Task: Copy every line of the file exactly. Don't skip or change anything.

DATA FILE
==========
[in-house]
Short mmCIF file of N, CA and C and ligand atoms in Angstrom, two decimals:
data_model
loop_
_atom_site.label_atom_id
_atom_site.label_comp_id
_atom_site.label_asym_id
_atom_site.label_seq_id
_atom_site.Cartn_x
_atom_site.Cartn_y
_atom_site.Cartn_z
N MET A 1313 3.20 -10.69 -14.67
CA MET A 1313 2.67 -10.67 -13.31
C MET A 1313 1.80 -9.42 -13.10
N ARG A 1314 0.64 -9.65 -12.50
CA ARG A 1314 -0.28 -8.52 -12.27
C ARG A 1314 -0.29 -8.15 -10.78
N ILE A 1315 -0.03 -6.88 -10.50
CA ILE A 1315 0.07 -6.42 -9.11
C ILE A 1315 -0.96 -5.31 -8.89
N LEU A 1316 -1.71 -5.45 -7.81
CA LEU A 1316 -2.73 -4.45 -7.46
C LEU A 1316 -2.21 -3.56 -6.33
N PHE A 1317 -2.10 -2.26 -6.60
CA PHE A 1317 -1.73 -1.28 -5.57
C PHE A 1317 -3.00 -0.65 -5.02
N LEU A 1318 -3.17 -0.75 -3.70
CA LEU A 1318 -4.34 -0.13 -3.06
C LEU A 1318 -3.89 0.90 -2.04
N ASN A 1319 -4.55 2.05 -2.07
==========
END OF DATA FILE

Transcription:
[in-house]
Short mmCIF file of N, CA and C and ligand atoms in Angstrom, two decimals:
data_model
loop_
_atom_site.label_atom_id
_atom_site.label_comp_id
_atom_site.label_asym_id
_atom_site.label_seq_id
_atom_site.Cartn_x
_atom_site.Cartn_y
_atom_site.Cartn_z
N MET A 1313 3.20 -10.69 -14.67
CA MET A 1313 2.67 -10.67 -13.31
C MET A 1313 1.80 -9.42 -13.10
N ARG A 1314 0.64 -9.65 -12.50
CA ARG A 1314 -0.28 -8.52 -12.27
C ARG A 1314 -0.29 -8.15 -10.78
N ILE A 1315 -0.03 -6.88 -10.50
CA ILE A 1315 0.07 -6.42 -9.11
C ILE A 1315 -0.96 -5.31 -8.89
N LEU A 1316 -1.71 -5.45 -7.81
CA LEU A 1316 -2.73 -4.45 -7.46
C LEU A 1316 -2.21 -3.56 -6.33
N PHE A 1317 -2.10 -2.26 -6.60
CA PHE A 1317 -1.73 -1.28 -5.57
C PHE A 1317 -3.00 -0.65 -5.02
N LEU A 1318 -3.17 -0.75 -3.70
CA LEU A 1318 -4.34 -0.13 -3.06
C LEU A 1318 -3.89 0.90 -2.04
N ASN A 1319 -4.55 2.05 -2.07